Finally, we see the start of a serious political intervention from Rahul Gandhi in Uttar Pradesh, where he is taking on issues that farmers face across India in this phase of change, development and growth. Therefore, he is seen to have moved out of the contained Youth Congress and student initiatives onto the larger national political stage. Many believe it is about time he orchestrates a substantive and proactive role that can lead a moribund party — beset with ‘leaders’ who indulge in politicking and manoeuvring without a counterpoint that is real or essential — into a period of reinvention, if it is to play a dominant national role in the future.
India needs its new leadership to return to the realities on the ground and abandon their comfort zones in New Delhi or in other state capitals that have been saturated with half-truths, political misinformation, personal agendas and the granting of illegitimate favours. Manipulative politics alone, without the more important imperative of addressing the true concerns of the citizens through policies and administration, is playing a destructive role in today’s world. An aggressive attempt to get out there and try comprehend the changing socio-economic transition that India is struggling with is bound to rekindle hope and generate the much-needed trust in the leadership. There is no other solution. Old hands, who have isolated those in power with tactics, need to be purged and used only for negotiations, not to deliver to a civil society.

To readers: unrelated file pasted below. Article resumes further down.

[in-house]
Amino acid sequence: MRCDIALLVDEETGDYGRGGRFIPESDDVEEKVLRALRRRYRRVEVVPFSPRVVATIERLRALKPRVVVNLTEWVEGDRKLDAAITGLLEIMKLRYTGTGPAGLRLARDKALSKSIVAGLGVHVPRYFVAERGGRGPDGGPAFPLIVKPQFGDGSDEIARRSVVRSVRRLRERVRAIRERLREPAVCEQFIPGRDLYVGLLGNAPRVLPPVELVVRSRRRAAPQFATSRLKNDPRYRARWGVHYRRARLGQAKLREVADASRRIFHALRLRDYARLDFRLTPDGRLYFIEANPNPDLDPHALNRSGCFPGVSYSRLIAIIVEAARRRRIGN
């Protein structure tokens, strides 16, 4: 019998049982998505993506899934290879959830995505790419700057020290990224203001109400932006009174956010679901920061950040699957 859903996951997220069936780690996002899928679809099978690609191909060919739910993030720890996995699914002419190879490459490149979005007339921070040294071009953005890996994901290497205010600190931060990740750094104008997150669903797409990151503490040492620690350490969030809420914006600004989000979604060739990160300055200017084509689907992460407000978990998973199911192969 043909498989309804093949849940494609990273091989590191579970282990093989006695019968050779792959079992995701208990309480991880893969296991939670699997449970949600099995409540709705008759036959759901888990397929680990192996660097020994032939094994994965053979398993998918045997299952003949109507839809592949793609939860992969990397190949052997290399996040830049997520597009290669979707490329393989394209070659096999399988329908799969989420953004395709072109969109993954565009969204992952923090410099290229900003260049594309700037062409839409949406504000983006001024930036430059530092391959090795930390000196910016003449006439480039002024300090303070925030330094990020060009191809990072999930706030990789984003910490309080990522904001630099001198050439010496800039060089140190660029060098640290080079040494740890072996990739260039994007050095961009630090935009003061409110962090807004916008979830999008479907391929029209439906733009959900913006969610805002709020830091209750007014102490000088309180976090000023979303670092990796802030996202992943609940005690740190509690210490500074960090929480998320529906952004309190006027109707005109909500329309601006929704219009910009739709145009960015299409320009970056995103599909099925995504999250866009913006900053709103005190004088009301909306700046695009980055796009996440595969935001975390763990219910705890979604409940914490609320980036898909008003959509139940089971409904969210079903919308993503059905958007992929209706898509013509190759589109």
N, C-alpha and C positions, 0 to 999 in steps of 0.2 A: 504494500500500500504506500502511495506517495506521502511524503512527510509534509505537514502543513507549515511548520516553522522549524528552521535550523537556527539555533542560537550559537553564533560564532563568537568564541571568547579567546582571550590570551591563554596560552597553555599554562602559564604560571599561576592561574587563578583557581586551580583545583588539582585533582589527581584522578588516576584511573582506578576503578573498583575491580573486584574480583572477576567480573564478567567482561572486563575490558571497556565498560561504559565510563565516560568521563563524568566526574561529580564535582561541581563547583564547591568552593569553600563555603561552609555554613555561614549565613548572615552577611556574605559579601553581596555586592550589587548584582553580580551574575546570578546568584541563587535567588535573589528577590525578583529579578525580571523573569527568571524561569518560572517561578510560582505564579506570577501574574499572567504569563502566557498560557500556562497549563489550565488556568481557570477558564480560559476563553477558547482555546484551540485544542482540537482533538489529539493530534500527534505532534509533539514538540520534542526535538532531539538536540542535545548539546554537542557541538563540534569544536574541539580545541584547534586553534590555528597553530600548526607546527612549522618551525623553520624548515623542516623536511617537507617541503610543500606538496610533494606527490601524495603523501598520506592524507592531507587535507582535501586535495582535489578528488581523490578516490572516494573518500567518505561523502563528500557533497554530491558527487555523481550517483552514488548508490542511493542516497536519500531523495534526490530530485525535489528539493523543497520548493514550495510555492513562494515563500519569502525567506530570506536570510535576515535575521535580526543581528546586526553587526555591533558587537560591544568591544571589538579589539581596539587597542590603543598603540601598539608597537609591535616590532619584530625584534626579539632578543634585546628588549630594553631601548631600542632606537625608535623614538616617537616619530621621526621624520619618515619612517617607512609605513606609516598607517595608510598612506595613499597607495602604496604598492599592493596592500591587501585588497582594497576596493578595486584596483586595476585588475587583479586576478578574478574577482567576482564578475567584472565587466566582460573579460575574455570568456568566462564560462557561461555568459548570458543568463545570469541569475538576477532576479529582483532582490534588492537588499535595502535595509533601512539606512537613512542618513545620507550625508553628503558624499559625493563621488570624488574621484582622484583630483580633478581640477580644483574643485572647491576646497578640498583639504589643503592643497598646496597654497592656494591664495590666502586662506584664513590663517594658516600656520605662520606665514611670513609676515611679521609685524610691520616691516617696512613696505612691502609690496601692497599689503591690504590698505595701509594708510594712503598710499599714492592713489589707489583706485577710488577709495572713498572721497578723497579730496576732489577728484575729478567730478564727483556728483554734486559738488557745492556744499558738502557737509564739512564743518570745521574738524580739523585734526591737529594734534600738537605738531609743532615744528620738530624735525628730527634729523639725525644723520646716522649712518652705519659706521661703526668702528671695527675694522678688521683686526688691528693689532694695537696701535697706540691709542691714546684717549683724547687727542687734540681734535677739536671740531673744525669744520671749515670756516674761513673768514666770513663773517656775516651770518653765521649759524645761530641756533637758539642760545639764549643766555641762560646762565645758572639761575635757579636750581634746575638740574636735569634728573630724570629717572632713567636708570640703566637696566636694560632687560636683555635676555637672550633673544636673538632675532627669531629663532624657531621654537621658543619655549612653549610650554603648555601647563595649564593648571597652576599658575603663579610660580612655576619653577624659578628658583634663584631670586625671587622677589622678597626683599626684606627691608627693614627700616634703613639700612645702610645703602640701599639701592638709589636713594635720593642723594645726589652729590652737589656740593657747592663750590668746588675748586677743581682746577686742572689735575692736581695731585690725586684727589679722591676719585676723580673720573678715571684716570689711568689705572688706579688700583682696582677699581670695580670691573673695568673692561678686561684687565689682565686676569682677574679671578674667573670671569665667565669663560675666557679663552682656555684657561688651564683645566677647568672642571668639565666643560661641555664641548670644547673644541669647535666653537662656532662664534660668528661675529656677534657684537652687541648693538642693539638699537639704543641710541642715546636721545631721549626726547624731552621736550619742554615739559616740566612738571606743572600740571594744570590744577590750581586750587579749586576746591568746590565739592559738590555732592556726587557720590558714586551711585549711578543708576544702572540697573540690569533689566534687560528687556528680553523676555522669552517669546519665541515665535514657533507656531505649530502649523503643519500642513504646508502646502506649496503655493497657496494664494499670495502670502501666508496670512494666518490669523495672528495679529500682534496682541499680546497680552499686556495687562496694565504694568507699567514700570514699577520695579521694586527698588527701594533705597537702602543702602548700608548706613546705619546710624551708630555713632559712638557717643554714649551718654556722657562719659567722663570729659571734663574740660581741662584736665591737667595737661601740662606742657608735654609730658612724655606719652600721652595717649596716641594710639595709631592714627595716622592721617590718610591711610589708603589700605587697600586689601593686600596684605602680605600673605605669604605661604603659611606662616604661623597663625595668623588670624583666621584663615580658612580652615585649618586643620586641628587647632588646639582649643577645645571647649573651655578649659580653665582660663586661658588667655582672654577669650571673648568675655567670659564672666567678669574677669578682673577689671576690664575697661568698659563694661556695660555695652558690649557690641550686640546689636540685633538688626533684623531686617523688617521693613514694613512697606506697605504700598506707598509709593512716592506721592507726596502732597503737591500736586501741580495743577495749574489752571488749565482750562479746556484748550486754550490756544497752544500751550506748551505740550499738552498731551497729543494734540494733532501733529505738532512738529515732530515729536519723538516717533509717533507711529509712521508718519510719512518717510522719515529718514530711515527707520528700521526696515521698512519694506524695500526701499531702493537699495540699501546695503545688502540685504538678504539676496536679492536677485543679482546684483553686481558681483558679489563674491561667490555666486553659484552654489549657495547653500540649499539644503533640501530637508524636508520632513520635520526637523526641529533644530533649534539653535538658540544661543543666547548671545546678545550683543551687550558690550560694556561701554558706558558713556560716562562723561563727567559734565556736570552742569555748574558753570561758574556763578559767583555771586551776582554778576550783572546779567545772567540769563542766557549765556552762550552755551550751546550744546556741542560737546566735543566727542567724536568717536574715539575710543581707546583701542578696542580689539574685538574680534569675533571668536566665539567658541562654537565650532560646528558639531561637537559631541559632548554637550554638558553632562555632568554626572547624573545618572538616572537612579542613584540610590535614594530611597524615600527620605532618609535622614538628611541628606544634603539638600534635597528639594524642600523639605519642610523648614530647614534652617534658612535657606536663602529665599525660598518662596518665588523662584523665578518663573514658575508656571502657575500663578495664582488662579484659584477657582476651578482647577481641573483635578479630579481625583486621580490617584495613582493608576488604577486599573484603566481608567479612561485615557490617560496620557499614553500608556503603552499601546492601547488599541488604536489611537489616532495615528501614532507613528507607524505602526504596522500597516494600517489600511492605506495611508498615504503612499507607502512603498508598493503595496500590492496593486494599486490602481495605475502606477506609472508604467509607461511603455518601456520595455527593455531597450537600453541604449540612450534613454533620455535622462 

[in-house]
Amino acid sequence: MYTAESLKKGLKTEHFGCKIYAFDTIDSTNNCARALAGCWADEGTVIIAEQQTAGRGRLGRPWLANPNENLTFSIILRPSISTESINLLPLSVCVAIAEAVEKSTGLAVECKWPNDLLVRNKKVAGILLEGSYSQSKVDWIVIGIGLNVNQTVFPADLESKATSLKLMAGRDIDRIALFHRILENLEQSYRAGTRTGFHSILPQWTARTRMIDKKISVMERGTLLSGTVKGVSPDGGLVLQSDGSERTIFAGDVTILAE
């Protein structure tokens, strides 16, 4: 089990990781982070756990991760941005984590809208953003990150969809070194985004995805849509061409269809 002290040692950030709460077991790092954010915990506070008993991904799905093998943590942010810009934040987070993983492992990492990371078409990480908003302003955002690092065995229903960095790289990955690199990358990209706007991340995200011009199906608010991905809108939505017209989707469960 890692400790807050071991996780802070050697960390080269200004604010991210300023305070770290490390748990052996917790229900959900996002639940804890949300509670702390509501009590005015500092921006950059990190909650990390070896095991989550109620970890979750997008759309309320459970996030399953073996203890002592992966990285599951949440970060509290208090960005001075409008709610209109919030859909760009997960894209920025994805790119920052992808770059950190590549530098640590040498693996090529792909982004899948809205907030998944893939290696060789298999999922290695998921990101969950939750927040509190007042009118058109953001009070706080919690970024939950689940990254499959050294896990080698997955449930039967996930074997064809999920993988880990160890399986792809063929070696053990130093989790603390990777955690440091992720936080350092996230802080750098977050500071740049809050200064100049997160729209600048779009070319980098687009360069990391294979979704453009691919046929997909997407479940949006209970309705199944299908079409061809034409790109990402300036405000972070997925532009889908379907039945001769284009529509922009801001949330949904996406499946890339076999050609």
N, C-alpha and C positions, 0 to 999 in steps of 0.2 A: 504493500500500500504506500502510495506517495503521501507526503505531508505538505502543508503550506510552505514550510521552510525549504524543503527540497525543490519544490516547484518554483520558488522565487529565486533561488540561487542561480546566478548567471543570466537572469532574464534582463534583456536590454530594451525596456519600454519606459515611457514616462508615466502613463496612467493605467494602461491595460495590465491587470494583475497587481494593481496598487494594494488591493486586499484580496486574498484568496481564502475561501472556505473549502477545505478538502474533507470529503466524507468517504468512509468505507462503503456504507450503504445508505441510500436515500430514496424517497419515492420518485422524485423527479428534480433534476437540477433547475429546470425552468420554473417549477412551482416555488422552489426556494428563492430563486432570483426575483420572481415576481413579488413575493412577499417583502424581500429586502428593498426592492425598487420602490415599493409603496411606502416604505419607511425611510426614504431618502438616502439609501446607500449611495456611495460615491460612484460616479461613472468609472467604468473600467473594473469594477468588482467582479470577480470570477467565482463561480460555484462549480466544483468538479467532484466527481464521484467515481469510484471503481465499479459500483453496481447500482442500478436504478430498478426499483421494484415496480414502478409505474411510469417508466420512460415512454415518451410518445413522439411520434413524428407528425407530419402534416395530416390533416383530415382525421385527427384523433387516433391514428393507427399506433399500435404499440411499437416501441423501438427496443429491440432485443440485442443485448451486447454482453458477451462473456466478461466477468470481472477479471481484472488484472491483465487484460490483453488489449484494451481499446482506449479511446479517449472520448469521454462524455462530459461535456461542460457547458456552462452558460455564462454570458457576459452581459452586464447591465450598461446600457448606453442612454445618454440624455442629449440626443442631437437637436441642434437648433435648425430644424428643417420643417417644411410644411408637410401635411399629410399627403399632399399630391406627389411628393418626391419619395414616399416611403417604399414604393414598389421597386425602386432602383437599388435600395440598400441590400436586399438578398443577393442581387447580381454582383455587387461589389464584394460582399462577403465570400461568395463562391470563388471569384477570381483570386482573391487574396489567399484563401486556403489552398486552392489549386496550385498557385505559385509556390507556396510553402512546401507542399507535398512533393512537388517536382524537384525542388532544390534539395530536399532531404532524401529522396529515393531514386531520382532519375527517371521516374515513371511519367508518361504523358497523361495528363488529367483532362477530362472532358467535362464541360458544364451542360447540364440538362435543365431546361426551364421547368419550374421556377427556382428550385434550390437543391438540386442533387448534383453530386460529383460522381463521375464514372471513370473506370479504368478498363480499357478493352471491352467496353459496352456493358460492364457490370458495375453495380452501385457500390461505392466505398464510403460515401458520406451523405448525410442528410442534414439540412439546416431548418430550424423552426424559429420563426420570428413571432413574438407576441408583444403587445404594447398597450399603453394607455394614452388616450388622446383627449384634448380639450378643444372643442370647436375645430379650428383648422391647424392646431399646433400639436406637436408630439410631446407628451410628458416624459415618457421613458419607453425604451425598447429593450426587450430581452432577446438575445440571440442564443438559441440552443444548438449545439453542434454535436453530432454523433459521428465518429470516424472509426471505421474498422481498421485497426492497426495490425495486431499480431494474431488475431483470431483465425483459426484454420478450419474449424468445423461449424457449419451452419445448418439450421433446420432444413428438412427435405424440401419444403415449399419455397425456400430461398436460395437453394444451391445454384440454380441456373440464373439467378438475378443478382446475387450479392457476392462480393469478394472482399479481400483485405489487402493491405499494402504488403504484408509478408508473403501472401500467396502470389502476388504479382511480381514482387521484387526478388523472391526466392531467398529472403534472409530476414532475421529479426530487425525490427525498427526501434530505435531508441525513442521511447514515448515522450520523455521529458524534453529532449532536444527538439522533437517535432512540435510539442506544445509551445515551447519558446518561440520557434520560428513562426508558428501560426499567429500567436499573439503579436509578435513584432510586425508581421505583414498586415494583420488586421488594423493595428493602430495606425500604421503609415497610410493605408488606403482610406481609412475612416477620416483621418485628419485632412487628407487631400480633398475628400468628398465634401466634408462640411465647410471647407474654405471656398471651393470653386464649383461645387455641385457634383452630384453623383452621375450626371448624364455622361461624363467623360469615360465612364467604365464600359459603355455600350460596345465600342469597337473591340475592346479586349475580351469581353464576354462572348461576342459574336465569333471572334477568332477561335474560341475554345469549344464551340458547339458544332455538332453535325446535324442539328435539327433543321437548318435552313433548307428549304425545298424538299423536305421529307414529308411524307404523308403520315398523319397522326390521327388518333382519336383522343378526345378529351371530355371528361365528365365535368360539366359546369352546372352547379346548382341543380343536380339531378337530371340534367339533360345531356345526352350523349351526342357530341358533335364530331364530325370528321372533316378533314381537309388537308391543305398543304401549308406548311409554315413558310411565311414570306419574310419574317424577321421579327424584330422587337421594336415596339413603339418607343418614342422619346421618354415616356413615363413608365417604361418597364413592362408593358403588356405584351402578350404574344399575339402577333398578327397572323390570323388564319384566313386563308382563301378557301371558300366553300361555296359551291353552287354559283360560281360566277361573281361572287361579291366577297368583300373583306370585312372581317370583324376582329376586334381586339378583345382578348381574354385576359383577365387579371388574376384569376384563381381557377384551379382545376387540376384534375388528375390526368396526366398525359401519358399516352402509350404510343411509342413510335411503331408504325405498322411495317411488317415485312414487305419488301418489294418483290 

The agriculture sector has been misused, exploited and allowed to rot. This abject neglect has affected the backbone of this country and its democracy. People have been subjected to a life that is unacceptable. Large numbers have risen in armed revolt because their plea was ignored for more than five decades. A corrective has to be administered if India is to restore dignity in the lives of its people — rich or poor, rural or urban.
The dynamics of our new age demand multi-pronged solutions to the complex infrastructural needs of a democracy, existing at many socio-economic levels. If the leaders do not commit themselves to India and Bharat, they will be responsible for the escalation of a militant anarchy, alongside the rise of political, economic and social discord.
In the same vein, the management and operation of the political system need to be radically reformed. The ‘this-too-shall-pass’ attitude cannot be put into play any more. A trickling down of the much-touted rate of growth should be the only bonus attached to a planned delivery of goods and services to the 50 per cent of India that has been left behind in the great opening-up of the economy. We need a concerted effort to overhaul the machine that worked for a few and disrespected the majority. Imagine the babu and the politician having to live on their ‘bonus’ without their salaries!
Stringent rules must apply everywhere — from income-tax issues to no-objection certificates. These rules should be simple and clear to one and all, with no space for ‘interpretation’, by using the endless addenda that are attached to the primary documents. In the service sector that generates more than 50 per cent of the gross domestic product, one-window clearances should replace the unhealthy use of paper, bribery and corruption. That is the first job of any government. A fresh blueprint needs to be drawn with transparency and accountability.
If Rahul Gandhi is the lead actor on the stage and makes it his crusade and commitment to lead India onto a new trajectory compelling a change of course, a new generation could be energized. Constant public political engagement is the only tool that can change the present, insular narrative.